Farmington Woods Condo Budget Battle: Golfers Versus Non Golfers
A divisive battle is taking place at the giant Farmington Woods Condo complex in Avon where a minority of the golfers want the whole complex to pay millions of dollars to install a new irrigation system owned by the tax district, which represents the complex.
The following is written by Lee Lagasse is Chairman of FW Resident for Fiscal Responsibility and blogs about this issue at www.farmingtonwoodsinsider.blogspot.com.
As a non-golfer and as someone who believes that private golf courses have no way to go but downhill, he opposed having his district taxes increased by 18 percent for the benefit of golfers. He thinks there are many other maintenance priorities that the money should be used for. He is including photos of that in this article.
Others who feel differently are welcome to state their views at CtWatchdog.
Whether you live at Farmington Woods or in any condo, or considering buying a condo, you need to read this to know what kinds of issues you might face.
By Lee Lagasse
On May 10th Farmington Woods Condominium residents in Avon, CT will vote on two separate bond proposals which, if passed, will increase yearly district taxes by 18% or an average of nearly $500 per unit.
As it is, residents here are overburdened by town taxes, condominium fees, the aforementioned district taxes and a $30.00 monthly restaurant minimum. And if opening your yearly property tax bill causes your eye to twitch and your hands to tremble, consider that for residents here town property taxes amount to just one third of their total tax liability.
The proposed bonds, totaling $6.8M with interest, are for the purposes of installing a new irrigation system for a failing golf course located on the property and making improvements to the money losing clubhouse including an elevator, redesigned entranceway and a horseshoe bar for the restaurant.
Originally bundled together and presented at informational meetings in early February with a scheduled vote in March, residents were able to convince the board at a Public Hearing to delay the vote until May 10th and unbundle the two bonds so that they could be voted on separately.
The board is facing some unusually stiff opposition from this normally laissez faire community in the hills of Avon, but as has been the case in the past, they think they have the votes to win. They have said so publicly. But this time the outcome could be different.
THERE ARE TOWNS AND THEN THERE ARE “TOWNS”
If Farmington Woods was a town, its population of roughly 2000 residents would outnumber 10 towns on the list of Connecticut’s 169 municipalities. But it isn’t a town, it’s a condominium community with 1,084 homes spread over 375 acres of what used to be apple orchards and two “real” towns, Avon and Farmington. It may not be a town as such, but it does have two forms of government: a condominium association and a tax district.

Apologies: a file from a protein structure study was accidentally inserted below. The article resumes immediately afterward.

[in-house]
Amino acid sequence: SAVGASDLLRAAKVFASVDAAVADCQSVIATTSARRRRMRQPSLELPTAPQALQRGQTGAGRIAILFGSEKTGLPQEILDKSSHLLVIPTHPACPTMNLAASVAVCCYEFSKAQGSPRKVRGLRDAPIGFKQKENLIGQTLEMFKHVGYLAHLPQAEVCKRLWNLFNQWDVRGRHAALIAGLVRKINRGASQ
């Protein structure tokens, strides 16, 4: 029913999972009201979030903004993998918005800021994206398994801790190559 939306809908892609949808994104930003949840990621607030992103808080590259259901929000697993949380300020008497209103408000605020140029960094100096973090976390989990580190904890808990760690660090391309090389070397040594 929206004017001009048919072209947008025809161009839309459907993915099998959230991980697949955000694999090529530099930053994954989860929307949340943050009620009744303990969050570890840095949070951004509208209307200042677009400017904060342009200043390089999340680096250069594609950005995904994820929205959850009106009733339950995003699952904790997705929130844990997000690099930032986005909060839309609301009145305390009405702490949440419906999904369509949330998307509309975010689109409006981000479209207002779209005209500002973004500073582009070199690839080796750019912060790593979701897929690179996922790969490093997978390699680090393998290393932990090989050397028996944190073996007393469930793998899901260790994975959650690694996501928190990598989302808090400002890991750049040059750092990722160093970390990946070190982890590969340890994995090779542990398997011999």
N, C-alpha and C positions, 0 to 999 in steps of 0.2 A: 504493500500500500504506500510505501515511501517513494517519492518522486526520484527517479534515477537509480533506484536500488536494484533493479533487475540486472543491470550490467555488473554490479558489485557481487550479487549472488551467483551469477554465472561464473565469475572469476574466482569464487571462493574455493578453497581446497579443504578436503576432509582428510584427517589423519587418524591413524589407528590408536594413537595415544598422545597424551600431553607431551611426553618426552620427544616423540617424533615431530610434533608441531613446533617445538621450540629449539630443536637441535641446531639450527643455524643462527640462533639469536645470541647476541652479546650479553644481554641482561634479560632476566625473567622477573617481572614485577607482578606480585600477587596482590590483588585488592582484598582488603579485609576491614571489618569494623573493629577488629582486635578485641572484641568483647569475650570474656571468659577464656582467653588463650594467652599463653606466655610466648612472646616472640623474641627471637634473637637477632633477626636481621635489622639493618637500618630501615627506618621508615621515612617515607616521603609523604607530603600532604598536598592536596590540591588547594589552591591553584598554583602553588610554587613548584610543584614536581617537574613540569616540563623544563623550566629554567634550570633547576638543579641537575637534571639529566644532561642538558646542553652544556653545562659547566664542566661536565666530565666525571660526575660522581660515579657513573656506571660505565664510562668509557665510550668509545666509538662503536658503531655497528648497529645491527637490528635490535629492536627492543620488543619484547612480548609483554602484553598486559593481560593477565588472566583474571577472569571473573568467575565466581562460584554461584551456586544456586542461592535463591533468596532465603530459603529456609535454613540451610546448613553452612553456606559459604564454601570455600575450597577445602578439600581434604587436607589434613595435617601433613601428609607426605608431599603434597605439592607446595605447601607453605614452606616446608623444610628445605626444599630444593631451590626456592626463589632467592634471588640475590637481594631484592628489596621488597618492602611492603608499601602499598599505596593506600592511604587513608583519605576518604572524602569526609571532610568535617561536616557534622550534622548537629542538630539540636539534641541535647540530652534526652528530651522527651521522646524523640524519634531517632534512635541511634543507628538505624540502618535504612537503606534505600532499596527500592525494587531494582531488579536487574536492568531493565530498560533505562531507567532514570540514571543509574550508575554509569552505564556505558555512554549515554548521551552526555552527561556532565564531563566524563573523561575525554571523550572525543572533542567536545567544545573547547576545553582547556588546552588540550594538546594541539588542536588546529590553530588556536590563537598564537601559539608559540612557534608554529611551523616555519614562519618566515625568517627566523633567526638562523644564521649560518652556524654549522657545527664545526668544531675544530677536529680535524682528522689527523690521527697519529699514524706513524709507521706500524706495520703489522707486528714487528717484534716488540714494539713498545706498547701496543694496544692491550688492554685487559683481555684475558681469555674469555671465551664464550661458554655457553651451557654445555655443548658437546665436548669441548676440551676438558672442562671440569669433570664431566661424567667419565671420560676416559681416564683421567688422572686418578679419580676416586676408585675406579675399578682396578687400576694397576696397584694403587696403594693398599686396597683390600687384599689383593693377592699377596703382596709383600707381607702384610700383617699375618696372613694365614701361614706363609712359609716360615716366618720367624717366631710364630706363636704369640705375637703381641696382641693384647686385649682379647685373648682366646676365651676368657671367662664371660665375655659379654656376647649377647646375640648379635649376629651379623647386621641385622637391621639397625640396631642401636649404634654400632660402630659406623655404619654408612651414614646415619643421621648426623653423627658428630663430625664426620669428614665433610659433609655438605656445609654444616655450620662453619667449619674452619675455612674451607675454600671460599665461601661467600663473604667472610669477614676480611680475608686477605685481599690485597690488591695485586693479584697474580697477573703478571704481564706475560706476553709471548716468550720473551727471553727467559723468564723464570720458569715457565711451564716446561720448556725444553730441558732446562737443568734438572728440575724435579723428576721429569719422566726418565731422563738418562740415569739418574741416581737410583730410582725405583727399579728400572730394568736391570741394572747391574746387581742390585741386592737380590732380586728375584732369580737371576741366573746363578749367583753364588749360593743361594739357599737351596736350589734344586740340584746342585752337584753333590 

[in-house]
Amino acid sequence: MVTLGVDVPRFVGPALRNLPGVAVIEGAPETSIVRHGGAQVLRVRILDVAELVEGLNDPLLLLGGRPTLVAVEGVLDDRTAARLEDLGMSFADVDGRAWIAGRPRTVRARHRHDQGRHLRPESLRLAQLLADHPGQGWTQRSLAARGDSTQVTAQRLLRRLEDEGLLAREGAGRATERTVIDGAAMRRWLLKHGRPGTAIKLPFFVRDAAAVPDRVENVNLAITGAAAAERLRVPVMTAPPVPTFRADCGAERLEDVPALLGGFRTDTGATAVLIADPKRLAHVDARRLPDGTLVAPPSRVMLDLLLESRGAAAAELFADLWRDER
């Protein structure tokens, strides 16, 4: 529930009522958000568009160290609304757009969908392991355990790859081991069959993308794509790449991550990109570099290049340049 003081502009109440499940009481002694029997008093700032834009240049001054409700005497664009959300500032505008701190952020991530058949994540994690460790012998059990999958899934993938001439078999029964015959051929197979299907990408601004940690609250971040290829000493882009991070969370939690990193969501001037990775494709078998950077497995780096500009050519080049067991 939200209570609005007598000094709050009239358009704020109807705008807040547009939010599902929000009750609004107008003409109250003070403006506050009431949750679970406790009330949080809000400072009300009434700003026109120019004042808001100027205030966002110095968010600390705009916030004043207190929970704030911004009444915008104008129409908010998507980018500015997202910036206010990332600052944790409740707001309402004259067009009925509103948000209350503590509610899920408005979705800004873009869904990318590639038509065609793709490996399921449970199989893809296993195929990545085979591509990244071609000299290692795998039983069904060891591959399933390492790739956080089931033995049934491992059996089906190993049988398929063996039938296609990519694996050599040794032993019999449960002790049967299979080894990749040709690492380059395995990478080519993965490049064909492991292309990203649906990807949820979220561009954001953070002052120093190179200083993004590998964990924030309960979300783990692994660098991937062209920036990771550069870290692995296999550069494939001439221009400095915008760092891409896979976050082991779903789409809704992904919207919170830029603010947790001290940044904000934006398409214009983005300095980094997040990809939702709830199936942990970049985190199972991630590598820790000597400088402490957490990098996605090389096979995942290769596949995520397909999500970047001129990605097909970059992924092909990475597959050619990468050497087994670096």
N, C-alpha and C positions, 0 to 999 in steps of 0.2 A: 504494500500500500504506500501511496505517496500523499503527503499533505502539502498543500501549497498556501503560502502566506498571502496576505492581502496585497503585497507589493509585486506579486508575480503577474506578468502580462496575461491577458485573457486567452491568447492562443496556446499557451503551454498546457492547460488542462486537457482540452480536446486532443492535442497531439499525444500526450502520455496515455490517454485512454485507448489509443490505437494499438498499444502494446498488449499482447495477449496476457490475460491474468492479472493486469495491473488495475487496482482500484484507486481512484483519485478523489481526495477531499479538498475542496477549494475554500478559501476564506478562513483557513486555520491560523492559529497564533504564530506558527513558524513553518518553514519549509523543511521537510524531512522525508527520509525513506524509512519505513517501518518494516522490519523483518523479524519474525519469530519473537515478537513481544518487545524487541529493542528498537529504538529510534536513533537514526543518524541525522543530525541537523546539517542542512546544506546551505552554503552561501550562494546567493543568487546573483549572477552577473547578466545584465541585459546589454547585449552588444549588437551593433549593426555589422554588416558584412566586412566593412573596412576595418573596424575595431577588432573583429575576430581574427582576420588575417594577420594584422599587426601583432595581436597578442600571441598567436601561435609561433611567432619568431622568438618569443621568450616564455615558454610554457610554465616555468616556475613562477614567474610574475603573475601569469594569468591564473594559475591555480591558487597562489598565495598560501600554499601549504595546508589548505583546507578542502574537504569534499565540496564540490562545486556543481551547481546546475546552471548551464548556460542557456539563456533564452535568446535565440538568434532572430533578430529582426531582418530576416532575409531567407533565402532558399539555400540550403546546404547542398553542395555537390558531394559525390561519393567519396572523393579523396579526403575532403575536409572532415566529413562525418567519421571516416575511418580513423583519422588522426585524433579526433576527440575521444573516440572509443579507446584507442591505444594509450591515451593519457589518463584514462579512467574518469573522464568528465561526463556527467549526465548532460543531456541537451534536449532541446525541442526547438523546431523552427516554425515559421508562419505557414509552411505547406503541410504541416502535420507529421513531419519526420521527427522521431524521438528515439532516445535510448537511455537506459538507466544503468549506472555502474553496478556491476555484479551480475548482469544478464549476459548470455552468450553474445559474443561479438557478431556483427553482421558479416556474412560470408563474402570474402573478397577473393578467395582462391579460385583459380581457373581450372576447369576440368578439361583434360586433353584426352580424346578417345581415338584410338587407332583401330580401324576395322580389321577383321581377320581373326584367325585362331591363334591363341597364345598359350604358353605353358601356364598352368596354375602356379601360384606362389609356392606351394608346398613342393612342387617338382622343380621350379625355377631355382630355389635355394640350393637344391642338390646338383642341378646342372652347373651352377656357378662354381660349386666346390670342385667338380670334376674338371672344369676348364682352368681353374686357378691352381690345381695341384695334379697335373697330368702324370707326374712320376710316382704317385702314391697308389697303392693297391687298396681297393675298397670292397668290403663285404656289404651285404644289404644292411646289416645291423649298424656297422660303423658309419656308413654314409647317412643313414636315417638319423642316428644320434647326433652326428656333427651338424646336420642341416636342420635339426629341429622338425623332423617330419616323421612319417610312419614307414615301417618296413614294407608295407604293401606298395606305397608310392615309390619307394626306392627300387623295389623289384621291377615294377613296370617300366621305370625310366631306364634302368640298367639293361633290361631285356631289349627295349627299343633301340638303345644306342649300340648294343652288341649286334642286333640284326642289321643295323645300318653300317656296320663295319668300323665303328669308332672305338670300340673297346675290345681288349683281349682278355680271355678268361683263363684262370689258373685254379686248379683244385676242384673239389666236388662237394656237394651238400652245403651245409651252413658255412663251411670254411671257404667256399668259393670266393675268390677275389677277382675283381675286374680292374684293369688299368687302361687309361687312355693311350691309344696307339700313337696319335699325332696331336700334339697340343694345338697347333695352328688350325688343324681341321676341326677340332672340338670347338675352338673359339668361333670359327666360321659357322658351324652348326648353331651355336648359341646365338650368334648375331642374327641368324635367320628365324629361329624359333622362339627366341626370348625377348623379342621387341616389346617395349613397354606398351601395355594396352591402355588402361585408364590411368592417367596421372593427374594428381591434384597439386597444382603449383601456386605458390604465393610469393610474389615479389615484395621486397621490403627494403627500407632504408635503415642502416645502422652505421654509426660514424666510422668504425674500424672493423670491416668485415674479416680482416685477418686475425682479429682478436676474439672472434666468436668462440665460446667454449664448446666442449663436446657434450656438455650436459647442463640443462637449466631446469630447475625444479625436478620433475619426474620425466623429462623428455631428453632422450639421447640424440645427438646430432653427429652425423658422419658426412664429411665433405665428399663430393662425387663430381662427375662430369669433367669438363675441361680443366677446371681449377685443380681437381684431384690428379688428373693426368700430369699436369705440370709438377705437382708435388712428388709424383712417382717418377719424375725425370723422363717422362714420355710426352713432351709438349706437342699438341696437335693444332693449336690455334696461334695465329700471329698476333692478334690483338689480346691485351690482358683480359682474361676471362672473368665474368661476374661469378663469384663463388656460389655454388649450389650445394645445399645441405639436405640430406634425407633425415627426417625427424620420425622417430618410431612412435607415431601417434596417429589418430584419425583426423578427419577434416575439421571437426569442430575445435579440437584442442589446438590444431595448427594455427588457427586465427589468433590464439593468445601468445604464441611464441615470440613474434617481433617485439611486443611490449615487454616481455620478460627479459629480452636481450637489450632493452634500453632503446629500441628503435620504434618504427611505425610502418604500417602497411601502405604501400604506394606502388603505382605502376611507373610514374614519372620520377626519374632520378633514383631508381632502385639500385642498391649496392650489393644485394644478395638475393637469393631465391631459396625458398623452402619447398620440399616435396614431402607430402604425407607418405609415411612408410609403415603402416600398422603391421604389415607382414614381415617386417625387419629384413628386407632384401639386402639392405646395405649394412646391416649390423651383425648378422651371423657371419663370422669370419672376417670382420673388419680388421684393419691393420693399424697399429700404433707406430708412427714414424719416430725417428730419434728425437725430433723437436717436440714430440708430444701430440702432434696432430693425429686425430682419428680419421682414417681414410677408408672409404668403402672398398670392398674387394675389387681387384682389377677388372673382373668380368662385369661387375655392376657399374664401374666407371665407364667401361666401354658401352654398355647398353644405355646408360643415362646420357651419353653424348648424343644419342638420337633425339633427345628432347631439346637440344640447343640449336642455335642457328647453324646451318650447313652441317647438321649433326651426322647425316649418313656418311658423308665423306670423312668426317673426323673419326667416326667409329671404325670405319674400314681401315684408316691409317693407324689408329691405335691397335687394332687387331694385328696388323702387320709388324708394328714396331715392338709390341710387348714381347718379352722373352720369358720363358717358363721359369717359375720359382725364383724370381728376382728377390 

Unlike those 10 smaller towns on the list it doesn’t have an elementary school, a senior center, a library or parks with statues of Revolutionary War heroes. There wouldn’t be funds available for those things even if residents wanted them. There is, however, an enterprise at Farmington Woods that is never without necessary funding, even in years when membership is waning, and that’s the golf course that winds through the hills and valleys surrounding the units.
The course has been running in the red for the past six years. Between golf operations and the adjoining clubhouse, losses have totaled more than $1.3M over the last six years but both enterprises have been sustained by condo fees and district taxes for operational and capital improvements respectively, since about 2005.
Ironically, 2005 was to be the year that the twenty year, million dollar bond that funded the purchase of the course in the 80’s would finally be paid off. At a cost of $100K per year over the twenty year bond period, residents were looking forward to spending the money on other capital improvements such as sidewalks and upgrades to community property including among other things a small fitness center at the clubhouse
Unfortunately, the tax district had other ideas for the money: providing $68,000 to replace sand traps, improve irrigation and remove trees on the golf course. When a resident group brought up the fact that $20K had already been spent for a new bathroom on the 14th tee, the board countered by saying that the bathroom funds had been approved in the previous budget and were therefore not part of the this particular discussion. End of story. Two years later a moratorium was placed on building new sidewalks.
How is it that the needs of a community of close to 2000 individuals get overshadowed by those of a relatively small special interest group? And why does the condo board have the power to use resident fees and taxes to subsidize a golf club operation with resident membership of 89? To understand you have to familiarize yourself with the political and cultural makeup of this small “town”.
READ ON HERE: http://ctwatchdog.com/finance/farmington-woods-condo-budget-battle-golfers-versus-non-golfers